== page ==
This Silence isn’t the sweet, young, playful one that used to bring me crickets every night when I was a child, or the peaceful quiet I like to sit and read with. It isn’t the calm mirage that appears for a second after the rain, before the birds chase it away. It isn’t even close to the bitter, prickly, shooting stillness of a funeral. No. This Silence has claws. He stares at me and his eyes are laughing, and behind the murmur of his laughter, I hear him whisper: February, 1992. I know this Silence ... Yes, we go back a long time.

I was still a child when we first met. Back then I still believed that little and private bubble I called “The World” was untouchable. The first time I saw him, he was spearheading a procession of soldiers about to storm the Government Palace in Caracas. They marched, advanced, and charged, not for love of country, or law, or orders, but for murder. That night, this Silence shrouded them in his shadow. He swallowed the noises surrounding them and walked before those soldiers. He clawed his way not only into the palace, but also into the homes surrounding it; into the bedrooms of people who thought it was just another midnight. And he stood in their bedrooms, just as he does in mine, watching, waiting, grinning, freezing the air around him, bending the walls and poisoning the air with his stench. And then the coup began and he wasn’t needed anymore. This Silence has malice.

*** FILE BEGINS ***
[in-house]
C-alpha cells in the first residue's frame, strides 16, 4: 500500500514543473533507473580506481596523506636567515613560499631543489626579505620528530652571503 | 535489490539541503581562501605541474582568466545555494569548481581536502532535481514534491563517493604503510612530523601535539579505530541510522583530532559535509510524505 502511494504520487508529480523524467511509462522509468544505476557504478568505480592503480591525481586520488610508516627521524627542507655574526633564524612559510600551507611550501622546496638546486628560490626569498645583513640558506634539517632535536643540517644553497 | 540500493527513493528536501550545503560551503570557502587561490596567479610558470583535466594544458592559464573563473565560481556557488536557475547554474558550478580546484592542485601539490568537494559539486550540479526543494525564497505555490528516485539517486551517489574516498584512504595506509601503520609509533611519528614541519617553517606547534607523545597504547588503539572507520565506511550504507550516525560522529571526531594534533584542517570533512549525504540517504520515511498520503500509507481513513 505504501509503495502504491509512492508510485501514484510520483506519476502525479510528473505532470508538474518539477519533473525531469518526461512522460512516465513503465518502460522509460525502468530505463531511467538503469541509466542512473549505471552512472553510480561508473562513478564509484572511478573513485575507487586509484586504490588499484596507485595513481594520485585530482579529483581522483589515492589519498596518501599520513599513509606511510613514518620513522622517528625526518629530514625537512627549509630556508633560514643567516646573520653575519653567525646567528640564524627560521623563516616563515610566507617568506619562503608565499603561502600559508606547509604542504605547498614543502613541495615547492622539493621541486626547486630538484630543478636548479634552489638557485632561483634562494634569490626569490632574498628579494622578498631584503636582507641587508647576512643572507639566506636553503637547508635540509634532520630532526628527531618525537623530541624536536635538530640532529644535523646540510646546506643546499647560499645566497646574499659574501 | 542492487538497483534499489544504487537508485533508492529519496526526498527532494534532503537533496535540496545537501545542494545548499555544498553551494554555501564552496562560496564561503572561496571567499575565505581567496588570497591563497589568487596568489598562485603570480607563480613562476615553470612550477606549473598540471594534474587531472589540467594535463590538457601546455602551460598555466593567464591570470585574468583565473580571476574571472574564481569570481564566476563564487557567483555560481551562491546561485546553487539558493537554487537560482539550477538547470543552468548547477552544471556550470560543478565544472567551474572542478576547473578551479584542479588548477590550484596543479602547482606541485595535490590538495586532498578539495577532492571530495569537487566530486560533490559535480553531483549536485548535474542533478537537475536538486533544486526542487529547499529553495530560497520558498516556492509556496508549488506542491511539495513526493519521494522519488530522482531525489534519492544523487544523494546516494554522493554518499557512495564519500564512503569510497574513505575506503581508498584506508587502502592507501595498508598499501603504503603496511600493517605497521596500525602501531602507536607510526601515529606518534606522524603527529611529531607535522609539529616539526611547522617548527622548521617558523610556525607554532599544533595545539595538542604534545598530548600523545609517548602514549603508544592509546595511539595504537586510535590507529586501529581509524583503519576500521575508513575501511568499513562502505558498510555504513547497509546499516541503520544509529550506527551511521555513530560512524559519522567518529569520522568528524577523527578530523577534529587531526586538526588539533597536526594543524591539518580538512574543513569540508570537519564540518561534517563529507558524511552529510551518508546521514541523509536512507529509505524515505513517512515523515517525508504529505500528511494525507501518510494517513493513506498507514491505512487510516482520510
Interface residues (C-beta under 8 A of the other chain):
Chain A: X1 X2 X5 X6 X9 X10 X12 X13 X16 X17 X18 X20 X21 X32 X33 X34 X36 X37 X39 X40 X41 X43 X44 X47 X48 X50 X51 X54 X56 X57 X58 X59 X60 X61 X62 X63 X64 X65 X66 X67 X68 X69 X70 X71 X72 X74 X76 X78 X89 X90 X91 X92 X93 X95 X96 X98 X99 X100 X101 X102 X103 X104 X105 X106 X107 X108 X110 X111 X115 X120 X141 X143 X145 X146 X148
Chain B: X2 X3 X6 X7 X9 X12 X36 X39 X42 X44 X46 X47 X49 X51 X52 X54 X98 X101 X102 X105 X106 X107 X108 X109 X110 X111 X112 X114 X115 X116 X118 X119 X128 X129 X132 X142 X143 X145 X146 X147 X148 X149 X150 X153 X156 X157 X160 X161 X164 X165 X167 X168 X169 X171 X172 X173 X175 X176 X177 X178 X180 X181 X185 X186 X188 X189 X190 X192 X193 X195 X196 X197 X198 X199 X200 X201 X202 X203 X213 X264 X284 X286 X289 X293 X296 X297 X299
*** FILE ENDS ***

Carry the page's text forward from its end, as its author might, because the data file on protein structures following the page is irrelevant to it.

The second time I saw him, he was standing in the middle of my living room. He was grinning, waiting for me to try to speak so he could swallow my voice, too. My mother turned to me, pale and scared, and answered my question before I could ask: “There was a coup. They gained control of the Aviation and the Army. Only the National Guard is still loyal ...” And right then, I felt the cold, sharp grasp of his claws. All day that day he lurked, stalked, and crouched in the different corners of the city. I saw him standing, triumphant, in the rubble after Angelica’s house was bombed. She was only twelve, like me, and my best friend. He only left when the ambulance came to carry her and her family to the morgue.

He shrank and crouched beside my neighbors as we watched from the rooftops how the planes bombed the airbase and the mall next to it. I saw him suck the laughter out of the children missing school, when they realized those popping sounds at the distance weren’t fireworks, but gunshots. I saw him lick the blood off the lifeless body of the pilot whose plane was shot down. I saw him chew off the hope for peaceful resolutions. I saw him dance as he swallowed the fear of a whole country. And I saw him growl and snarl at the few brave souls who tried to tell the truth to the world. Yes, this Silence has fangs.